Random programming things I'd want to remember

Wednesday, February 29, 2012

Changing current directory with NSFileManager

NSFileManager *fm;

fm = [NSFileManager defaultManager];

if ([fm changeCurrentDirectoryPath: @"/Users/yourUserNameHere/Documents/folder1/folder2"] == NO)
   NSLog (@"Something went wrong");
//if you don't see the "Something went wrong" message, then the current directory has beed changed, here is how to check it:

NSLog(@"%@", [fm currentDirectoryPath]);

Taking screenshots on a Mac

Tuesday, February 28, 2012

Where XCode keeps compiled files

If using XCode (4.2) and needing to work with path-sensitive code, here is how you can find out where the executables are kept:

File -> Project Settings...

Then click the little arrow by the path under "Derived Data Location" (closer to Advanced button in XCode 4.2). There you will see folders with compiled files. If needed to add some path-sensitive data, insert it under the following path:

Project Name + some gibberish/Build/Products/Debug

Monday, February 27, 2012

Compile Objective-C code From Terminal With ARC Using Clang

In order to compile Objective-C in the terminal, here is what needs to be done: 1. Open Terminal window 2. If using XCode to get the autocompletion and syntax highlighting, navigate to the project folder (using "cd" commands to change directory and "ls" command to see what's in the current folder; use "cd .." to go up one level if went somewhere wrong). 2. If using terminal to write code as well, open vi and type in the code. 3. Enter the following line of code at the command line while the terminal window is in the same folder as your .m and .h files:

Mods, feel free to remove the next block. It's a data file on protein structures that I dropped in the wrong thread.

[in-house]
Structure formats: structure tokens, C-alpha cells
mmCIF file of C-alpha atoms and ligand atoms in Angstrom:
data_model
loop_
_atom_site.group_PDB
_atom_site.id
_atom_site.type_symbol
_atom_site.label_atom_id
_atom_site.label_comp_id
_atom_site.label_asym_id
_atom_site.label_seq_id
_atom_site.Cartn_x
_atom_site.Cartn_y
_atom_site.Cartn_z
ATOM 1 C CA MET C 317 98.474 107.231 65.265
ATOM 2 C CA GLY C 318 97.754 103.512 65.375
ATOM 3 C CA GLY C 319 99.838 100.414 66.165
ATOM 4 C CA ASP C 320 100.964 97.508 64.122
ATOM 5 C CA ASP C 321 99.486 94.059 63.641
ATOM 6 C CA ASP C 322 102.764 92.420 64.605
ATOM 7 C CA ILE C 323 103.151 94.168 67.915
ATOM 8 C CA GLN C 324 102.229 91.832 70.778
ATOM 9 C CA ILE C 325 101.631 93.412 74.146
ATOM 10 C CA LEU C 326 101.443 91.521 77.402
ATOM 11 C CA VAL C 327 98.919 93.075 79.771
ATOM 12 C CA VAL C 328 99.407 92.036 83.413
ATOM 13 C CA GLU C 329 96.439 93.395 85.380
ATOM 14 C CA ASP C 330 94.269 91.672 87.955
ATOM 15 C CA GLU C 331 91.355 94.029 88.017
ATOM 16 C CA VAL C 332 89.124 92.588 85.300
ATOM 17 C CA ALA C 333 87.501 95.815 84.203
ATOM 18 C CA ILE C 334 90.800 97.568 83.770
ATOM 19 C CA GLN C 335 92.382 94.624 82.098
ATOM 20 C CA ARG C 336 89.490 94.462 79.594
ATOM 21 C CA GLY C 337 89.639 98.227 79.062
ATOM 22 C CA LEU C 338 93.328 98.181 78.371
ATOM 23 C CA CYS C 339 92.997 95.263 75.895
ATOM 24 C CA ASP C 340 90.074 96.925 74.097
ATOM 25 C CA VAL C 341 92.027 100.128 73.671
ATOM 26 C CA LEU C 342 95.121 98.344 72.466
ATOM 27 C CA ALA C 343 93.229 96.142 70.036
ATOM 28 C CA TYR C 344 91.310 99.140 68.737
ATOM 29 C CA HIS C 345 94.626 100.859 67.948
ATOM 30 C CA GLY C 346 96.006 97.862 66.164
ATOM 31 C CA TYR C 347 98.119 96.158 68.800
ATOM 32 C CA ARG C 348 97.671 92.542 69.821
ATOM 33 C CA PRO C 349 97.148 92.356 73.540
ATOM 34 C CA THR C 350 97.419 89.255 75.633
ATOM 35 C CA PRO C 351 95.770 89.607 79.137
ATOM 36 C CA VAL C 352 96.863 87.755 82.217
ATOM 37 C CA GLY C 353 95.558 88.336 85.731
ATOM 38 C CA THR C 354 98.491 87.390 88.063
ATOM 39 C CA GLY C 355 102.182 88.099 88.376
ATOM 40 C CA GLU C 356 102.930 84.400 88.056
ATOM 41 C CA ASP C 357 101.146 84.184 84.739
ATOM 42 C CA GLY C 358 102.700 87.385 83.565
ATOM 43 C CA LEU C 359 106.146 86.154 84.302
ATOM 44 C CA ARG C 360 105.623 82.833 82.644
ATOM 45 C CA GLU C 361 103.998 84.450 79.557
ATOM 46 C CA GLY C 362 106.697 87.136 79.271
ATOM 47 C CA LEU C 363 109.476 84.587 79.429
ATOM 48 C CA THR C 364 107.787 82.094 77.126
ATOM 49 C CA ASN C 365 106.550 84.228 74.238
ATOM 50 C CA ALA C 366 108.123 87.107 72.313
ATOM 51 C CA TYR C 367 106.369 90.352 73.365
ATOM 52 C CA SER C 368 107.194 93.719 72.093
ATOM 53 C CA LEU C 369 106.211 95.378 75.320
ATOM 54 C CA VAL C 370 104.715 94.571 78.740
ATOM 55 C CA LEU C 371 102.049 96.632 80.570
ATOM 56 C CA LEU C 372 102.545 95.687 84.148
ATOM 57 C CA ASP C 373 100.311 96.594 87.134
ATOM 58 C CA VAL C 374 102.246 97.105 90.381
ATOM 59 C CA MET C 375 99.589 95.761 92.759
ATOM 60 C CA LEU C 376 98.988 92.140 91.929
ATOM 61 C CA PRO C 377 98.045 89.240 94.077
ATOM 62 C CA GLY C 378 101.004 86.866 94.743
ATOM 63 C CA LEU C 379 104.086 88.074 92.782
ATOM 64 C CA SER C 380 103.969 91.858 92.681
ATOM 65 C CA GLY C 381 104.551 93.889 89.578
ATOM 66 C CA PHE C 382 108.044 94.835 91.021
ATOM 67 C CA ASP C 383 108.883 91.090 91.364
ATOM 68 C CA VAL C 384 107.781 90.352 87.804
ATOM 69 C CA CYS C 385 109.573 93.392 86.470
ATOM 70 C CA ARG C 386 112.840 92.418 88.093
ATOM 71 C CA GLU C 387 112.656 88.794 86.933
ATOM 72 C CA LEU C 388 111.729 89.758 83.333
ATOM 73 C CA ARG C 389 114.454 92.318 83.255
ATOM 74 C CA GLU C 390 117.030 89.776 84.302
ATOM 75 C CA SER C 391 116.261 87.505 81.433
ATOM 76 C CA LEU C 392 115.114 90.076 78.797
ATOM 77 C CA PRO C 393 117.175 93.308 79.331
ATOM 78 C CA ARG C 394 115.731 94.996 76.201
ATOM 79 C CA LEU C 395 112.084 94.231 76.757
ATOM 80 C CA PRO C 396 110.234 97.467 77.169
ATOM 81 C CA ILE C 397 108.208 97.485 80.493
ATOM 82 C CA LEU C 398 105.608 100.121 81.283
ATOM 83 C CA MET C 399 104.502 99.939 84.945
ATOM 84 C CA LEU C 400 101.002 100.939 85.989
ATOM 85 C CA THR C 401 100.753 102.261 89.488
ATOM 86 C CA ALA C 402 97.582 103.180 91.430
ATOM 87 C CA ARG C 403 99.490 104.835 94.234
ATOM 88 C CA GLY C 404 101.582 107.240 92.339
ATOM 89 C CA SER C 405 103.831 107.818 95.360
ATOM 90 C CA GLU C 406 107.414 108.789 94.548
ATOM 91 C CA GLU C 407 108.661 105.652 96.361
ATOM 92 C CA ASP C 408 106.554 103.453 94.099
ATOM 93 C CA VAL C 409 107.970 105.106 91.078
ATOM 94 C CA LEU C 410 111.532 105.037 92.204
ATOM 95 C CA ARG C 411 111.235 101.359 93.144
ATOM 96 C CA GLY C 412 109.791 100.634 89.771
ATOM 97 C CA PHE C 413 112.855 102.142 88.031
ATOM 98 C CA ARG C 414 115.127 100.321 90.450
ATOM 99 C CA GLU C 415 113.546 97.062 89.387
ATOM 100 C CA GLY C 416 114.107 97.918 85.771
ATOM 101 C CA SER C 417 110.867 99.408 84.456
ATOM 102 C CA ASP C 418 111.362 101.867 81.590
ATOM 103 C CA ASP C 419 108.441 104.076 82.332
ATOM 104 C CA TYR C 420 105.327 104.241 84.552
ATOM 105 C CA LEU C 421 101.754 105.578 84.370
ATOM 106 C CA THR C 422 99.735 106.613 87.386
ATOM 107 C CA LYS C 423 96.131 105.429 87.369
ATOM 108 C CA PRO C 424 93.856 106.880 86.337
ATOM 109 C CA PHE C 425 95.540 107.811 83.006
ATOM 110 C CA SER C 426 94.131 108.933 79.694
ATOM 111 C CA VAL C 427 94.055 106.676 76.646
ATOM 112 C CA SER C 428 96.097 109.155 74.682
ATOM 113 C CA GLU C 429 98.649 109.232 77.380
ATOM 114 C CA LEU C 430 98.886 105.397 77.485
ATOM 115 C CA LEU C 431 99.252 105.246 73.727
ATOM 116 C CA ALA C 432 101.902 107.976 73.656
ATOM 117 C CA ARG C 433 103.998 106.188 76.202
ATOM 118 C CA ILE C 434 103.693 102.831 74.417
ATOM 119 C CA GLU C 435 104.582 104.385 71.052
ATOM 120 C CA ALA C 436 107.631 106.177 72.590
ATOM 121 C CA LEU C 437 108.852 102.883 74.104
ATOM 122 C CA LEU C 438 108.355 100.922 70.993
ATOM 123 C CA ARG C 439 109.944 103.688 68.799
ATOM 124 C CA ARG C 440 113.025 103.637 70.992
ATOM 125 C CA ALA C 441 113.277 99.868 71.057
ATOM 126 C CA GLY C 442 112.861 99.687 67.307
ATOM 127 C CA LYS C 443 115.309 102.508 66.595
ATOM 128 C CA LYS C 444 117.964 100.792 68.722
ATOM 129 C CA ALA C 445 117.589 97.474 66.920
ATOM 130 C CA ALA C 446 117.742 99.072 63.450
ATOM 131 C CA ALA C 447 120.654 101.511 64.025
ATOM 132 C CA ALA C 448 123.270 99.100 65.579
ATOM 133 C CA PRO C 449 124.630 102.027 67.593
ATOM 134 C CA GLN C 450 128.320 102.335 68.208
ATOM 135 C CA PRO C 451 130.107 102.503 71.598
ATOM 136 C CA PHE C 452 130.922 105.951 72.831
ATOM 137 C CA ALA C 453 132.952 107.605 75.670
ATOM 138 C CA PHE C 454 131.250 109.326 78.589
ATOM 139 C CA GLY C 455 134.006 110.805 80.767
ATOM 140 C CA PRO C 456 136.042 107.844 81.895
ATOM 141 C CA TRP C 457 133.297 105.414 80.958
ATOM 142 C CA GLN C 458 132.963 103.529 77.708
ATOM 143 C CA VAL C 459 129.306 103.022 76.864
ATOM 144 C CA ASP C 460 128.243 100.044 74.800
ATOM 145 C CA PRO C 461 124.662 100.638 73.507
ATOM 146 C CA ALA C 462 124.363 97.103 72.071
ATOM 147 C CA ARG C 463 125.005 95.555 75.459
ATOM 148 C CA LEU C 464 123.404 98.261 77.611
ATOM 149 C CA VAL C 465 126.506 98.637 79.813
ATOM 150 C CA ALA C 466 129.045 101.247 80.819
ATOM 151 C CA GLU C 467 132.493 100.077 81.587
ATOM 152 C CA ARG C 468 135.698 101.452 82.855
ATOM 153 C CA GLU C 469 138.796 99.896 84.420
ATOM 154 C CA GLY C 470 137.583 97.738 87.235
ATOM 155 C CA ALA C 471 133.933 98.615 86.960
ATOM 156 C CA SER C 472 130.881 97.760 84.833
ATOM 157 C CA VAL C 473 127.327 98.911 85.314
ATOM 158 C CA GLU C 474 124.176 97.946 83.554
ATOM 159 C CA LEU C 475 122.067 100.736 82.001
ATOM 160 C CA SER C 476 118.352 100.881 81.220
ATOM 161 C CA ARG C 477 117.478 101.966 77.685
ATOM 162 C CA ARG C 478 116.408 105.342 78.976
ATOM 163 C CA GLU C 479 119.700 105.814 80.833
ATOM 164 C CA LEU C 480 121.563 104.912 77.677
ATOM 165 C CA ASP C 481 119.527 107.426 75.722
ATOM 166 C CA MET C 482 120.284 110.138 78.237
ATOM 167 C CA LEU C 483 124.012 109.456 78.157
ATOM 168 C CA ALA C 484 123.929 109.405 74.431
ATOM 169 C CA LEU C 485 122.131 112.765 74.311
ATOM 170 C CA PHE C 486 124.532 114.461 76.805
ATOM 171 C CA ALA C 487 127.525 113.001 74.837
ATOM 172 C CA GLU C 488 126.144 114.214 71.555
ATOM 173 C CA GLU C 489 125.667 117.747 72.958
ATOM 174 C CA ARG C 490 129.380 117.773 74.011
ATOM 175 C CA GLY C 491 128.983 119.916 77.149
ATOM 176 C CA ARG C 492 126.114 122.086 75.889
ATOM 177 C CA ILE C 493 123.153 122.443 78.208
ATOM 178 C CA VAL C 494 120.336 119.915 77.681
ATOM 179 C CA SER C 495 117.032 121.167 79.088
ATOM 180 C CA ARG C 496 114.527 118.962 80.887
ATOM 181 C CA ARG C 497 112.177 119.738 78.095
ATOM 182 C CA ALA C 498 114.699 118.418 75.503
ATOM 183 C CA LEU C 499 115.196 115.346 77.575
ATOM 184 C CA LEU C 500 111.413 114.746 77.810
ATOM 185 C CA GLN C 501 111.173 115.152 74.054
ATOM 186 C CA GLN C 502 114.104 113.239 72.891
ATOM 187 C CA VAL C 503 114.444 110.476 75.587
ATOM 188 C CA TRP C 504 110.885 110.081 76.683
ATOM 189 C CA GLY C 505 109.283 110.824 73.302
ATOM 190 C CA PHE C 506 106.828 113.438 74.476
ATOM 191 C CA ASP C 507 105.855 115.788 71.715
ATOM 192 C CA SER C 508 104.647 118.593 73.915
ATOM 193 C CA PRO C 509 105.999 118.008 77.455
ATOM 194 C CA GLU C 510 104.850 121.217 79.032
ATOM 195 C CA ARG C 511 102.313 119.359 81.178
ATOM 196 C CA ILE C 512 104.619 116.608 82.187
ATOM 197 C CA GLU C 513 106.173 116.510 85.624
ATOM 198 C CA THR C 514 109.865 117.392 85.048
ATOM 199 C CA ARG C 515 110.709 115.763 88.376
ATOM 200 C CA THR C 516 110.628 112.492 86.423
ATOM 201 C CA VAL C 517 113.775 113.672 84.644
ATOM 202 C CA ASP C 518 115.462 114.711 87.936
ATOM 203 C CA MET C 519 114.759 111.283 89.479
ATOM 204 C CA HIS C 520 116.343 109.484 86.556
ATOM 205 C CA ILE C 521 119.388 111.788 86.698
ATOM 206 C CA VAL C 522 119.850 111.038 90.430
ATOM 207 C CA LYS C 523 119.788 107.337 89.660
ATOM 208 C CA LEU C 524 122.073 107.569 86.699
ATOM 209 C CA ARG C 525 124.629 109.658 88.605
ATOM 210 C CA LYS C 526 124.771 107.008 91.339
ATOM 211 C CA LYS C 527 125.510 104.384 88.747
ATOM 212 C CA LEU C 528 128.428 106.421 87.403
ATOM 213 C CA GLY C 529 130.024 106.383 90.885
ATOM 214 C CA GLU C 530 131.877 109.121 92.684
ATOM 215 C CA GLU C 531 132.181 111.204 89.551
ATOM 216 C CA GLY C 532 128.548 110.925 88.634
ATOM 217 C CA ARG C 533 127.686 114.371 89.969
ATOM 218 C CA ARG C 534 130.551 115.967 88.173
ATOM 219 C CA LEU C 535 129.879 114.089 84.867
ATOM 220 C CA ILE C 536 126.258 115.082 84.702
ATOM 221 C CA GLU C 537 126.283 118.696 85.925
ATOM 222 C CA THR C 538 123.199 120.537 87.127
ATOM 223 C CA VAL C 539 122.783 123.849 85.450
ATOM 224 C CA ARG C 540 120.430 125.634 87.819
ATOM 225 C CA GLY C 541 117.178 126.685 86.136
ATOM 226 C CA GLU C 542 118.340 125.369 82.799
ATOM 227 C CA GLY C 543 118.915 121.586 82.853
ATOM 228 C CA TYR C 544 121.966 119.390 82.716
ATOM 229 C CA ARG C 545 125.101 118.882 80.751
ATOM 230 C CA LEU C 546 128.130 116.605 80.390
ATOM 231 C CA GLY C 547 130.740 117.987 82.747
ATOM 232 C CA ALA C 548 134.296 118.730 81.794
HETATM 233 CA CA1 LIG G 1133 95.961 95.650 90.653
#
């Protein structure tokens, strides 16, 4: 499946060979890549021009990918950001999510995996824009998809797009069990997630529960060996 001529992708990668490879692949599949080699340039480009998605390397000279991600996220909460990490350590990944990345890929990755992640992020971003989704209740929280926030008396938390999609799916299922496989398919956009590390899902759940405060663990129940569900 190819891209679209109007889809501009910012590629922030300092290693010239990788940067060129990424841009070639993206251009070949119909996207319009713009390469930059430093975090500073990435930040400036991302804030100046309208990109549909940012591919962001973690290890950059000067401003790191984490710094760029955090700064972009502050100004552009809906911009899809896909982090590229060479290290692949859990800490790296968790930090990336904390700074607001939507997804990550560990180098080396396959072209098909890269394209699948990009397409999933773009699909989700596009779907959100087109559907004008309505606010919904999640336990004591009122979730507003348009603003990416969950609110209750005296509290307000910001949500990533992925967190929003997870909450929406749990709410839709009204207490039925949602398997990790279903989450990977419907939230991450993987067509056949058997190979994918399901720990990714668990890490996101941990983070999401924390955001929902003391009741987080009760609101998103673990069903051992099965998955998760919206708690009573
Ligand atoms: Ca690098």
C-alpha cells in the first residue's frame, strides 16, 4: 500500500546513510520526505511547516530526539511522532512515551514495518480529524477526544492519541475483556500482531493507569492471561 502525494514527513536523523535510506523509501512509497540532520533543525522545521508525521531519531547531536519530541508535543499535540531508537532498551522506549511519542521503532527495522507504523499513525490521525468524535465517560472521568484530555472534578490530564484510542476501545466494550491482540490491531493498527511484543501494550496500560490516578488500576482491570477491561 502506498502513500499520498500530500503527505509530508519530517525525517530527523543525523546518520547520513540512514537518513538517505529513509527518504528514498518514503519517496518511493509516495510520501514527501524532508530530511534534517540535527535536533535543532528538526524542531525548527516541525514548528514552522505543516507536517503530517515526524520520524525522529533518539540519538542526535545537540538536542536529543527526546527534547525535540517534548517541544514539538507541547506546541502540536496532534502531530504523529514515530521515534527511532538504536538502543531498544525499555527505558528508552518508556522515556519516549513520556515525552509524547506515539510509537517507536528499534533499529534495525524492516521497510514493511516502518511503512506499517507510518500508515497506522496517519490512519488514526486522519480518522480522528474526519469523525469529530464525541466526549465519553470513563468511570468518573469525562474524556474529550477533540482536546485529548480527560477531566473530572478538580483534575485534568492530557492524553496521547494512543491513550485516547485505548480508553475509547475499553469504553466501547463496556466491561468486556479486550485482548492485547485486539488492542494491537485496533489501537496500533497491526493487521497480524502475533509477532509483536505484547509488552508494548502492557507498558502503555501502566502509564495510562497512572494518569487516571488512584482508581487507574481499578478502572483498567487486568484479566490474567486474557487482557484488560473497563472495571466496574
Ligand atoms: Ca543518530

clang -fobjc-arc -framework Foundation main.m -o yourAppName

This will compile the code into an executable file. To run, type
open yourAppName

at the command line. Alternatively, you can run your program by typing the program name preceded with ./ like so:

Or you can add the name and path to your program to the PATH variable of your system.

Sunday, February 26, 2012

Objective-C: String to number to object conversion notes

So you need to add a double into an NSMutableArray, but you cannot do it directly because double is not an object. Here is how you wrap a double into an object type of NSNumber and add it to the array:
//create and initialize array:
NSMutableArray *arr = [NSMutableArray array];

//add your double to the array:
[arr addObject:[NSNumber numberWithDouble:yourNumber]];

//Here is how you unwrap it back into a double:
NSNumber *someNumber = [arr lastObject];

double d = [someNumber doubleValue];

Here is another handy trick, it turns out that NSString has a method that tries to return a double from the string itself. Here is how you write it:
NSString *myString = @"5.0";
double result = [myString doubleValue]; //I bet there is also a method to return an integer in the same manner

Here is how a double is converted to an NSString object:
NSString *resultString = [NSString stringWithFormat:@"%g", result];

Saturday, February 25, 2012

Objective-C, display object info using %@ format

If needed to display the object info in an informative manner using %@ format, implement the "description" method, like so:

-(NSString *) description
   return [NSString stringWithFormat: @"%i/%i/%i", _month, _day, _year];

The idea is the same as, for example, overriding ToString() method in C#.

Thursday, February 23, 2012

Create new object with some default parameters and NSMutable array to hold items

@interface Playlist : NSObject
@property (nonatomic, copy) NSString *playListName;
@property (nonatomic, strong) NSMutableArray *songs;

-(void)addSong:(Song *) aSong;
-(void)removeSong:(Song *)aSong;
-(id)initWithPlayListName:(NSString *)newPlayListName;

//#import "Playlist.h"

@implementation Playlist
@synthesize playListName = _playListName, songs=_songs;

-(void)addSong:(Song *)aSong
    [_songs addObject:aSong];

-(void)removeSong:(Song *)aSong
    [_songs removeObject:aSong];

-(id)initWithPlayListName:(NSString *)newPlayListName
    self = [super init];
        _playListName = newPlayListName;
        _songs = [NSMutableArray array];
    return self;

Objective-C tidbits

Sort an NSArray of NSIntegers:

NSArray *sorted = [arr sortedArrayUsingSelector:@selector(compare:)];

Iterate over items in NSCountedSet:

for(id i in set)
      NSLog(@"Item %@, count: %lu", i, (unsigned long)[set countForObject:i]);